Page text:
• for messages outbound, i.e. where our Microservice is expected to generate standard message types, once the sufficient inputs are collected, and messages validated and constructed as per data in the pipeline, the generated message could be “published” via messaging / file transfers or “sent” via API calls. it is a good practice for outbound messages to be validated before sending out, which ensures high success rates for messages (and hence business interactions).

This design provides enough flexibility for stable B2B interactions, offering agility for business change without impacting the entire end-to-end process, along with “growth support” for adding more (scaling) vendors & customers, with minimal changes.

Publishing APIs or clients — with some documentation — offers a really effective way to enable easier onboarding (client/vendor) with minimal effort on the Business side.

Design Pros

The following are the key benefits — technical and business — of this design -

  1. Improved Agility (aka. much easier to Change) — In an Enterprise monolith scenario — a change to a message involves extensive testing and potential delays due to the risk involved with 3rd Parties, e.g. vendors and customers. With the use of a Microservices architecture, the updates are limited to just one message at a time, enabling faster deployments, rollback, and further fixes — ensuring a much faster Client Onboarding, and quicker changes rollout — leading to better business turnaround.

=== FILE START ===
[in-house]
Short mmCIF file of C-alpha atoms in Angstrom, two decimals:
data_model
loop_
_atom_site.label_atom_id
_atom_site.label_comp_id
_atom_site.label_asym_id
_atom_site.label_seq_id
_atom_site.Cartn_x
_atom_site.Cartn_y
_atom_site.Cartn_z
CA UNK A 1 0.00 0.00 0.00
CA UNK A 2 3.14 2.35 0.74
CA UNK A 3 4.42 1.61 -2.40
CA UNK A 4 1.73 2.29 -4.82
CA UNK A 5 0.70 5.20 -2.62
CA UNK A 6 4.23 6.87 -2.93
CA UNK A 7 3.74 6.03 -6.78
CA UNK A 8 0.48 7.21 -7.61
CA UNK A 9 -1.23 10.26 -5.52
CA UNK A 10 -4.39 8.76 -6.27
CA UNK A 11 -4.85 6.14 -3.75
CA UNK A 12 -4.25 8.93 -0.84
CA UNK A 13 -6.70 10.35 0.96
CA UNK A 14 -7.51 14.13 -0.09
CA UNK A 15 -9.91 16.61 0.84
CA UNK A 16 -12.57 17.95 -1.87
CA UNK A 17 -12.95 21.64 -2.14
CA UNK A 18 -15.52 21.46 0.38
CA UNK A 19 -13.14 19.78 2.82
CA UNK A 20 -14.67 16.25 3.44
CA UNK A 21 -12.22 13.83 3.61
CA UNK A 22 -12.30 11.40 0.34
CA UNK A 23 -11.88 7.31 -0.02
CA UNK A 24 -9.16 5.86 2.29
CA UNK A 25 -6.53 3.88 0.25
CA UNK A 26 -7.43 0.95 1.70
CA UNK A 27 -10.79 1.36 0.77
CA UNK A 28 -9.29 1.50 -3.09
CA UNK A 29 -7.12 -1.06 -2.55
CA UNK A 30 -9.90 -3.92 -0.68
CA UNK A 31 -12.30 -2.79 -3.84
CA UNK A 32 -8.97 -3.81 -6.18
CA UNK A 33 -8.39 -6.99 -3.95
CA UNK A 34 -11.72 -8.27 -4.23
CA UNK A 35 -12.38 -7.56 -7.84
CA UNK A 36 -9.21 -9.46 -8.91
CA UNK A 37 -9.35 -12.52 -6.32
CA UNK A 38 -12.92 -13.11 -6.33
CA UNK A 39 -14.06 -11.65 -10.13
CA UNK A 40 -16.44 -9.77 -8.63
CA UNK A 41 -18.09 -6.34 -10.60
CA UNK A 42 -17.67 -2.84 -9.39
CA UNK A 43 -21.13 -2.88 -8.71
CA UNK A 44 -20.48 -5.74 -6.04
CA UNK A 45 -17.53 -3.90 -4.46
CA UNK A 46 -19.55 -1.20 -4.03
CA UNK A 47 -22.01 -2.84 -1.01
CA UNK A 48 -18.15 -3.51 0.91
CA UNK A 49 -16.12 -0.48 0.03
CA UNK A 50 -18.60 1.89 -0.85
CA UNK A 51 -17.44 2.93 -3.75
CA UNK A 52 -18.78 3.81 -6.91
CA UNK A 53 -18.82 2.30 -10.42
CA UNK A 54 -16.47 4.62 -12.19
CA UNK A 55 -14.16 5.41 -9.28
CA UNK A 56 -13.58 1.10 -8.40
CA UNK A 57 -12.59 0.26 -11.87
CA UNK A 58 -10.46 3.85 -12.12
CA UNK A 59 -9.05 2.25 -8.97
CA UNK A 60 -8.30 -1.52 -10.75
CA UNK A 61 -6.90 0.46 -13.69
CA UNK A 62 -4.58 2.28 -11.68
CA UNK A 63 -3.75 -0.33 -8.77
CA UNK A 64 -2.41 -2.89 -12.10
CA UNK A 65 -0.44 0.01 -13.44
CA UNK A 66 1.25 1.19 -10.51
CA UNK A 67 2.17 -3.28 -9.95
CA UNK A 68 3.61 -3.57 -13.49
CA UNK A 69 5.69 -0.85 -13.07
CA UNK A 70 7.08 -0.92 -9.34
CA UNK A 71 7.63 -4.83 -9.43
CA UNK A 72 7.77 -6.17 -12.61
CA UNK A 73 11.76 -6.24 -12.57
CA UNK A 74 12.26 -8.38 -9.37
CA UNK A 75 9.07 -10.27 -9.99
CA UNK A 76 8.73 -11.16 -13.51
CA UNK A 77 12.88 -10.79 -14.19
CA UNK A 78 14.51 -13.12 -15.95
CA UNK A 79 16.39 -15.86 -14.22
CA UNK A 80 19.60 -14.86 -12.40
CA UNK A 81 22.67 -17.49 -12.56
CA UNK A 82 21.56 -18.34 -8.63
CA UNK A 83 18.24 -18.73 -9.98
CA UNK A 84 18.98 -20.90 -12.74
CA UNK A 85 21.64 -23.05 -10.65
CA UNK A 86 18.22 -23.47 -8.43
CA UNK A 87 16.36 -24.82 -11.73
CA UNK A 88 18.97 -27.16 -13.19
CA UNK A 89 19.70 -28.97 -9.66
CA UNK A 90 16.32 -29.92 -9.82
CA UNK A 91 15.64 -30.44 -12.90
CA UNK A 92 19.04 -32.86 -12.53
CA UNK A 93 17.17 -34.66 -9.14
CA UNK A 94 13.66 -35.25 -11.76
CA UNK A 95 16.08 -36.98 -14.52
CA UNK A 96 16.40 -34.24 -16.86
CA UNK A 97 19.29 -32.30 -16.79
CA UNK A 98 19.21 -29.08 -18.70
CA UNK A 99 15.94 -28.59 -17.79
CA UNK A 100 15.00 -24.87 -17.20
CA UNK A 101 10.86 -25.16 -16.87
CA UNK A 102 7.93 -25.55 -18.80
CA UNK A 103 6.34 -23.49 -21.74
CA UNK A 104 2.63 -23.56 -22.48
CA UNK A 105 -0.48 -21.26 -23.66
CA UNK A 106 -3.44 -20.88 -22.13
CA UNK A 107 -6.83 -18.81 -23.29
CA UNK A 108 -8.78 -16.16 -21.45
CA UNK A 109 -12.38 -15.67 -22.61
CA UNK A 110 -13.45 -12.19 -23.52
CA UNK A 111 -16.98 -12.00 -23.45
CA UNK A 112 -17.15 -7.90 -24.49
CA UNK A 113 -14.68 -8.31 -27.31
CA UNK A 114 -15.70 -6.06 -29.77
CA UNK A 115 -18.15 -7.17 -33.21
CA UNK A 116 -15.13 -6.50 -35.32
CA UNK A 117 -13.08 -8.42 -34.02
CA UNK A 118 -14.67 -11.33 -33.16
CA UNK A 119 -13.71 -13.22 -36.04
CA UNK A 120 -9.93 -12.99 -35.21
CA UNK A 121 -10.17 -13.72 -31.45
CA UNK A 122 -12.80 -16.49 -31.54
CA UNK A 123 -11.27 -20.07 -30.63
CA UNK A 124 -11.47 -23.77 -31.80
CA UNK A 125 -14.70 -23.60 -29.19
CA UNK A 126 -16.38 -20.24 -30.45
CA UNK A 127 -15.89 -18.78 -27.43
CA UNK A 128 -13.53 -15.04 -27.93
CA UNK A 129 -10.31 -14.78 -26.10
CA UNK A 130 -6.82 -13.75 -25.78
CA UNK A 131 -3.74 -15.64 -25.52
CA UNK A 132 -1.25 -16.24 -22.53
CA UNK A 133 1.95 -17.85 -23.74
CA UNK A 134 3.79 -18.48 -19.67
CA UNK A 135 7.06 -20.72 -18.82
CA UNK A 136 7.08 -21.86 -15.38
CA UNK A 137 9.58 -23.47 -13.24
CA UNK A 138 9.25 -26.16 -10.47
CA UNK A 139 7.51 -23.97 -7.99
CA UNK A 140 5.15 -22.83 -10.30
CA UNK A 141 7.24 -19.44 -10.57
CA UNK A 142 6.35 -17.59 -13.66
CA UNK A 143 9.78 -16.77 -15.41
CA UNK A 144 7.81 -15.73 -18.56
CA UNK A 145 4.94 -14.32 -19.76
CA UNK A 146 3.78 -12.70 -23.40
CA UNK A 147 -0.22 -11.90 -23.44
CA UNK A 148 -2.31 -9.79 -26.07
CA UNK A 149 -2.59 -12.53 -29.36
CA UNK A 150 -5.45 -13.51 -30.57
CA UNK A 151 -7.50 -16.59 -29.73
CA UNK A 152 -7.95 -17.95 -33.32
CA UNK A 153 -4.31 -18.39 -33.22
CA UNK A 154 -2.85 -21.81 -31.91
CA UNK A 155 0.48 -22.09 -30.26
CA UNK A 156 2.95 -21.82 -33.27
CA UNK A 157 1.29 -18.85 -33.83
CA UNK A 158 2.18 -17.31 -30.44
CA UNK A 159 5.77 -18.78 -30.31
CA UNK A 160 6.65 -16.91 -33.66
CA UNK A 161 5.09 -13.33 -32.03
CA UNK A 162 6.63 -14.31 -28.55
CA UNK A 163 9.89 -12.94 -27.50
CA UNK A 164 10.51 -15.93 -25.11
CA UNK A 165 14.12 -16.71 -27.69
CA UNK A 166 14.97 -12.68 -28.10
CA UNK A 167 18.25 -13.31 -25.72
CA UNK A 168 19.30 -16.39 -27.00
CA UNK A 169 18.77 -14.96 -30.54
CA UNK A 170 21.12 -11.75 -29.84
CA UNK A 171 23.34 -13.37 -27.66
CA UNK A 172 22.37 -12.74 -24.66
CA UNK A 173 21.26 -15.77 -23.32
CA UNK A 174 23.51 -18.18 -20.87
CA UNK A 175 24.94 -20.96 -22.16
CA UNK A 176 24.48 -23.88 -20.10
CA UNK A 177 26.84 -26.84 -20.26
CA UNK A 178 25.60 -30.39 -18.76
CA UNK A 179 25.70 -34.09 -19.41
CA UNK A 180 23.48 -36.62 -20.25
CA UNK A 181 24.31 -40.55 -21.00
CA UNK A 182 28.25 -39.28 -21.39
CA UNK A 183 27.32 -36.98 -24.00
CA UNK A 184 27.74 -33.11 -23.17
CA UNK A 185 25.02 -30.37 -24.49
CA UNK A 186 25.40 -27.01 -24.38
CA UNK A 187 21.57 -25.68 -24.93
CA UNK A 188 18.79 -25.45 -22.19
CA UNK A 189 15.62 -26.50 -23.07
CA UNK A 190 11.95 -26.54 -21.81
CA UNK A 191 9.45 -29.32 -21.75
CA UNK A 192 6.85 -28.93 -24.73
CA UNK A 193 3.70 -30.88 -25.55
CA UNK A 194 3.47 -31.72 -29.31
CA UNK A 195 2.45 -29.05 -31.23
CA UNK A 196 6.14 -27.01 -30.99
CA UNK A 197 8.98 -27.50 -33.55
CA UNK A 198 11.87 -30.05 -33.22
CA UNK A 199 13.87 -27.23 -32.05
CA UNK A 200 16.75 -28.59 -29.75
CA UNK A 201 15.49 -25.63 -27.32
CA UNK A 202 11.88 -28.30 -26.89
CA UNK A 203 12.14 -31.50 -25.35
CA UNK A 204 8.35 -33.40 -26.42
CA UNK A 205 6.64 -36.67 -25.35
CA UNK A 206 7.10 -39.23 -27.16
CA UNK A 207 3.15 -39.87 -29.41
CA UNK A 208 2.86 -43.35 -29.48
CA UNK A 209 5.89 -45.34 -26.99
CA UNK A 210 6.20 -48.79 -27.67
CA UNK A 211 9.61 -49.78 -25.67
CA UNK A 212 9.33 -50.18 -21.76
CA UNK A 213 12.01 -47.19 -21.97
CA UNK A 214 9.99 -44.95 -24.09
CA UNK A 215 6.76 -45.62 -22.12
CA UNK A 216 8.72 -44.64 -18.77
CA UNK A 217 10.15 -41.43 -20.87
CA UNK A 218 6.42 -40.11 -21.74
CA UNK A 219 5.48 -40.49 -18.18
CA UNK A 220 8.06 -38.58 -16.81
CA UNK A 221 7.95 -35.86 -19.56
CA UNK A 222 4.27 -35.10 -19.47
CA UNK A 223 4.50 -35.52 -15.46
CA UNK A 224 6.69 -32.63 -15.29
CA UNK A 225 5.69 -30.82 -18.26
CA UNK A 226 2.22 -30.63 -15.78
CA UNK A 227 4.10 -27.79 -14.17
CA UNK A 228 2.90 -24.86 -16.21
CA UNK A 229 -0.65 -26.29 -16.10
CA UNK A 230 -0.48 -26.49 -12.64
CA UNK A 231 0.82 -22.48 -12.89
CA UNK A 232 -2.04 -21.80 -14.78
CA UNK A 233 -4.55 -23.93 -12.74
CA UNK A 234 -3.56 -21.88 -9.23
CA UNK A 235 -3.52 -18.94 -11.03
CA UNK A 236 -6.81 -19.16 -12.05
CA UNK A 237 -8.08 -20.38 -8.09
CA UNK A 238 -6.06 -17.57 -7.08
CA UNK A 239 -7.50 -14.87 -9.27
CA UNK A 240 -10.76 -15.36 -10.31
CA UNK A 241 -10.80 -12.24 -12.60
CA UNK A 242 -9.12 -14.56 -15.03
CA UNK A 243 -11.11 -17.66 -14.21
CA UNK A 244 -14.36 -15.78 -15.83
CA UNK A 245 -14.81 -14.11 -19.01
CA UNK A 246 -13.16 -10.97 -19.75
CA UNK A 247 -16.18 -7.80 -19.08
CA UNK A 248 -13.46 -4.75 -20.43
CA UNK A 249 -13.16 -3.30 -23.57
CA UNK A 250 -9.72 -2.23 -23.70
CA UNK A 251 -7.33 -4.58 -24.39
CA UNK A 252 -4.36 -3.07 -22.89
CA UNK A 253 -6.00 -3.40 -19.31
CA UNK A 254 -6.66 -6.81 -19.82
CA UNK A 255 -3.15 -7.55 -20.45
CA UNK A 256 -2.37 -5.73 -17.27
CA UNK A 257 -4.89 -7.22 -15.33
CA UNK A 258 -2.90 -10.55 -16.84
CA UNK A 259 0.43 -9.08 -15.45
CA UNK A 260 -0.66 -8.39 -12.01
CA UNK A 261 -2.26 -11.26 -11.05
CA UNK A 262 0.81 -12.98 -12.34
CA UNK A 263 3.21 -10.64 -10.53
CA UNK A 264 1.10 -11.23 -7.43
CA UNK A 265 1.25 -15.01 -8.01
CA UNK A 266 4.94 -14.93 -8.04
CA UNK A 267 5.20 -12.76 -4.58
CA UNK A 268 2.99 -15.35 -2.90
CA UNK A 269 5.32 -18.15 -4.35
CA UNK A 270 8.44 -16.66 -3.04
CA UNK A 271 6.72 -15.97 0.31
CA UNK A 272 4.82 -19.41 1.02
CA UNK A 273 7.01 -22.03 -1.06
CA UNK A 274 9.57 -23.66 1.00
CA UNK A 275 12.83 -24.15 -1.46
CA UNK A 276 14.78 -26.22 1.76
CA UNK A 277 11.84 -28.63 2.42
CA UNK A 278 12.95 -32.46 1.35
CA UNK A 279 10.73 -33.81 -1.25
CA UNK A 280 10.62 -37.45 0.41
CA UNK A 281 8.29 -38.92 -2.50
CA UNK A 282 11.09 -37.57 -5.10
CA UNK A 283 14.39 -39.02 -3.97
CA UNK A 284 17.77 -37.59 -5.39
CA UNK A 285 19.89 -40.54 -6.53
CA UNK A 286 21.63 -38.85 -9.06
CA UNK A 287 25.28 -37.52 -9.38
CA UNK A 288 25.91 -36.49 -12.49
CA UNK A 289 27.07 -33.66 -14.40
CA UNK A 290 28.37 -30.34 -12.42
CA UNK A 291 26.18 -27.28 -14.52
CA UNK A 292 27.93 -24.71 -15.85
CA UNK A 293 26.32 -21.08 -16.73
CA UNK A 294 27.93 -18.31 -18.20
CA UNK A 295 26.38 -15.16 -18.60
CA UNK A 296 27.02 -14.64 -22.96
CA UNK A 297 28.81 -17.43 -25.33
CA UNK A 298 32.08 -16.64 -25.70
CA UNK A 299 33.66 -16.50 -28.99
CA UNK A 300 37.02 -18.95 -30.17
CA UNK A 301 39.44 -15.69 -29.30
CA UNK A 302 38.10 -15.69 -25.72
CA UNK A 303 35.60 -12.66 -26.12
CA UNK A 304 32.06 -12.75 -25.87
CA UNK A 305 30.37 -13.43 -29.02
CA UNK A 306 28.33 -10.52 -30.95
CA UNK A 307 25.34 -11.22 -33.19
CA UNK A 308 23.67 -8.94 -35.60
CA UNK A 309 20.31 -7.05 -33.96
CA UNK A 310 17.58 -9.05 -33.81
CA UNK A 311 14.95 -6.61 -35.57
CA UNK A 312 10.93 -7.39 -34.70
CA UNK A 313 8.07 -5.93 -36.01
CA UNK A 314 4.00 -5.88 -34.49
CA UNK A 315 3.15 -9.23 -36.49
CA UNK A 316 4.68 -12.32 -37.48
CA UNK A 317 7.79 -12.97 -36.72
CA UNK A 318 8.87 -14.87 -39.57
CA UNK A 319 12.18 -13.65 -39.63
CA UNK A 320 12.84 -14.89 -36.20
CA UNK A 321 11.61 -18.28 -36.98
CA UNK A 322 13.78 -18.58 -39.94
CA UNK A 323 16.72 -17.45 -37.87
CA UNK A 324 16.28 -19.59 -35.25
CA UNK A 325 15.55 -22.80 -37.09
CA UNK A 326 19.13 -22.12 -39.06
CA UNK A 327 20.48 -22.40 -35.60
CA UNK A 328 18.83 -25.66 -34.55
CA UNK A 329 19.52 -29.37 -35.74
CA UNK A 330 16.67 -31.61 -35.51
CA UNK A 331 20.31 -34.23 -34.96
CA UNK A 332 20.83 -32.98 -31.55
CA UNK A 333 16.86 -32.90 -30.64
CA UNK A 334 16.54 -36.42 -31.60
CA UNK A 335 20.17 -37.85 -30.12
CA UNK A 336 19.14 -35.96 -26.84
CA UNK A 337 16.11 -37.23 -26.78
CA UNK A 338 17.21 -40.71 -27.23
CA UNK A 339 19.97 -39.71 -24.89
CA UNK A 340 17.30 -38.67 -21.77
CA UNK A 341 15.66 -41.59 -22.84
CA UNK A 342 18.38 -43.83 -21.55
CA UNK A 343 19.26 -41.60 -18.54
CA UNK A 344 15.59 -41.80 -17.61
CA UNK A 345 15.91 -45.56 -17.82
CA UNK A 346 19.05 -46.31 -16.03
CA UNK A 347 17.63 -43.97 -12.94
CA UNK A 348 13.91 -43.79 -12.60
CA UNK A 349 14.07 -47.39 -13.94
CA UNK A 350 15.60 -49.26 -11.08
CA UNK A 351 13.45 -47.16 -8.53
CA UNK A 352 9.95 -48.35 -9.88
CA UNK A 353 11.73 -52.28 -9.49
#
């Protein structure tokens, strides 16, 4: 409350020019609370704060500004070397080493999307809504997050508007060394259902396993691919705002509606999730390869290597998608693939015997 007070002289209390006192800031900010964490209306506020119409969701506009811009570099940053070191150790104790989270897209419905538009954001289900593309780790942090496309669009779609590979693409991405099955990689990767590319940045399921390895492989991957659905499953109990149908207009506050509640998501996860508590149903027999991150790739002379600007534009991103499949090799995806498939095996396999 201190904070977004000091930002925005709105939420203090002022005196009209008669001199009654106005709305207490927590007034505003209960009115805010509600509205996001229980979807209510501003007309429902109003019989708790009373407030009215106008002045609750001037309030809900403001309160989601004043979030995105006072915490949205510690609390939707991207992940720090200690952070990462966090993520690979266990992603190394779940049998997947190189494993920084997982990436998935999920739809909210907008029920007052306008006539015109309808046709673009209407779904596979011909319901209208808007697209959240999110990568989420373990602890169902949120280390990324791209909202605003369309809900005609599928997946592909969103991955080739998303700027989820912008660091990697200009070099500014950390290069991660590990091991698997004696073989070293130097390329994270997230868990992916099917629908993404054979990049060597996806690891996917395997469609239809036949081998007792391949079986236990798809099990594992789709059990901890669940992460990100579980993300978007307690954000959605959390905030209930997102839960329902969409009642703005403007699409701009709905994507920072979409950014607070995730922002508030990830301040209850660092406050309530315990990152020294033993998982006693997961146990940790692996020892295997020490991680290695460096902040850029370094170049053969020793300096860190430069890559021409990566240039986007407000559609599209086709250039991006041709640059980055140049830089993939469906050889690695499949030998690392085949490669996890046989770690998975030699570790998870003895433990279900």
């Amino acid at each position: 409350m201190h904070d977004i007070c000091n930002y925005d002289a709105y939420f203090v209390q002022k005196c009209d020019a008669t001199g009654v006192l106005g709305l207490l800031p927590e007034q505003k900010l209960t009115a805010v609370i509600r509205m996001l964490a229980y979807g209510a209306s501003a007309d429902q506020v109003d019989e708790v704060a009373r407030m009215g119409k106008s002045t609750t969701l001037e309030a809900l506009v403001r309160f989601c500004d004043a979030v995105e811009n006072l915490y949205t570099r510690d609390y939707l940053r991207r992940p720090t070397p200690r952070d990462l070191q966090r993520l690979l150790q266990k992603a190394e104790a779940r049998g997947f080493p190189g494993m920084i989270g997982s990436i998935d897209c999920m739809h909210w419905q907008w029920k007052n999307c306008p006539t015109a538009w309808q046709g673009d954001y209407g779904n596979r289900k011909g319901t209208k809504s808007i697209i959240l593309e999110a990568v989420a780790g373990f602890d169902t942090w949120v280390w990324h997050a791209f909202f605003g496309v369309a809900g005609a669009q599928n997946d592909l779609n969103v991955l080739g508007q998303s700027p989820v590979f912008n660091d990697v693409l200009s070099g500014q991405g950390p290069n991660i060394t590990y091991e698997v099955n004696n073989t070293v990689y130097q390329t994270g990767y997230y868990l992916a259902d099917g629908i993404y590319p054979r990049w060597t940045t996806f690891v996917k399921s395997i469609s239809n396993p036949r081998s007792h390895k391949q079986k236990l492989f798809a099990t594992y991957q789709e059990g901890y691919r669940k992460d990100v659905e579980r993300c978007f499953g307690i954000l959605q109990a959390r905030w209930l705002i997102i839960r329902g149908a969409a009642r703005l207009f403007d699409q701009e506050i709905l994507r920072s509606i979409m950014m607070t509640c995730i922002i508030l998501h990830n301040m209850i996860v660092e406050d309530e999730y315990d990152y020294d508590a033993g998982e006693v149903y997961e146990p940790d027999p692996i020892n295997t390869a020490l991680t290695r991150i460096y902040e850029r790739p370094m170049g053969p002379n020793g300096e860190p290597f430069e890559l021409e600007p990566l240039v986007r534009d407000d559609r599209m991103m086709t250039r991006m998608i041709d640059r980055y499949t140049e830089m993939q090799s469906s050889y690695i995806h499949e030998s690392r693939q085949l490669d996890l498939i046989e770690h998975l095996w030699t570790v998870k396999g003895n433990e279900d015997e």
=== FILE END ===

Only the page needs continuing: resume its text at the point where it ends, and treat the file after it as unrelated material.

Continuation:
2. Improved Scalability — In a Monolith scenario, the entire application needs to be scaled up for increased volume — for e.g. during Christmas or peak business period. This is a quite significant increase in cost. Similarly, as more customers are onboarded, the application needs to consider additional inbound data volume, affecting other existing customers. With a Microservice architecture Implementation on a per-message basis — infrastructure scaling to each message microservice can be achieved independently based on individual message volumes, enabling — faster customer or supplier onboarding, and increasing message implementation breadth to explore newer markets.

Others include

  1. Technology Agnostic Implementation — allowing reuse of existing capabilities and newer microservices, maximizing ROI
  2. Future-Proofing — allowing specific implementations to be replaced by COTS or other implementations.

Design Cons

One of the key concerns with this implementation could be the orchestration of services for multiple messages for the same use cases and its efficient rollout.

Others -

  1. A large number of Microservices
  2. There is a higher chance of failure during communication between different services.
  3. The complexity introduced in distributed environments — e.g. Testing, transactions management. etc.

These cons are not specific to just this implementation, but to Microservice architecture in general, and there is enough literature around to counter this.


This article discusses a good design for handling multiple messages scenarios with a Microservices implementation. The focus of this article goes beyond the technical implementation into the Business benefits.

Originally published at on June 19, 2022.



D Kuruppath